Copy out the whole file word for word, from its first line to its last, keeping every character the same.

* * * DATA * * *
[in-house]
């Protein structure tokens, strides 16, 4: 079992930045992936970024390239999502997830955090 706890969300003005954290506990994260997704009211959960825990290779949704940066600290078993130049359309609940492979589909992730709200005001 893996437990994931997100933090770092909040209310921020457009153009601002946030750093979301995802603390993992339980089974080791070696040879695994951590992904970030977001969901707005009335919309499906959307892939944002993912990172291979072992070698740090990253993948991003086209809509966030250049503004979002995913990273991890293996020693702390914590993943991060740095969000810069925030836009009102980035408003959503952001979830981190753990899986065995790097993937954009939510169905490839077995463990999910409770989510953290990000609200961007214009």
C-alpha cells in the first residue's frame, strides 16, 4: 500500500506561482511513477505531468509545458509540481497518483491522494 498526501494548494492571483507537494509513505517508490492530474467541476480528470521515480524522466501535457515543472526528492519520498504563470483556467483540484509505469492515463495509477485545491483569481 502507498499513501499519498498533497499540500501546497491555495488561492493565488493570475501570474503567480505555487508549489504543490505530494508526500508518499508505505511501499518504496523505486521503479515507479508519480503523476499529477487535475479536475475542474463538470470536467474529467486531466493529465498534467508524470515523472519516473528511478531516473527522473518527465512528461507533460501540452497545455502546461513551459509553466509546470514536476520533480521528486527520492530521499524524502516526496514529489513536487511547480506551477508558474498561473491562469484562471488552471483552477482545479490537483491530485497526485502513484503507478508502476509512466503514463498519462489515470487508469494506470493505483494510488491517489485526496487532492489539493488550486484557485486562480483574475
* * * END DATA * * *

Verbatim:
[in-house]
């Protein structure tokens, strides 16, 4: 079992930045992936970024390239999502997830955090 706890969300003005954290506990994260997704009211959960825990290779949704940066600290078993130049359309609940492979589909992730709200005001 893996437990994931997100933090770092909040209310921020457009153009601002946030750093979301995802603390993992339980089974080791070696040879695994951590992904970030977001969901707005009335919309499906959307892939944002993912990172291979072992070698740090990253993948991003086209809509966030250049503004979002995913990273991890293996020693702390914590993943991060740095969000810069925030836009009102980035408003959503952001979830981190753990899986065995790097993937954009939510169905490839077995463990999910409770989510953290990000609200961007214009």
C-alpha cells in the first residue's frame, strides 16, 4: 500500500506561482511513477505531468509545458509540481497518483491522494 498526501494548494492571483507537494509513505517508490492530474467541476480528470521515480524522466501535457515543472526528492519520498504563470483556467483540484509505469492515463495509477485545491483569481 502507498499513501499519498498533497499540500501546497491555495488561492493565488493570475501570474503567480505555487508549489504543490505530494508526500508518499508505505511501499518504496523505486521503479515507479508519480503523476499529477487535475479536475475542474463538470470536467474529467486531466493529465498534467508524470515523472519516473528511478531516473527522473518527465512528461507533460501540452497545455502546461513551459509553466509546470514536476520533480521528486527520492530521499524524502516526496514529489513536487511547480506551477508558474498561473491562469484562471488552471483552477482545479490537483491530485497526485502513484503507478508502476509512466503514463498519462489515470487508469494506470493505483494510488491517489485526496487532492489539493488550486484557485486562480483574475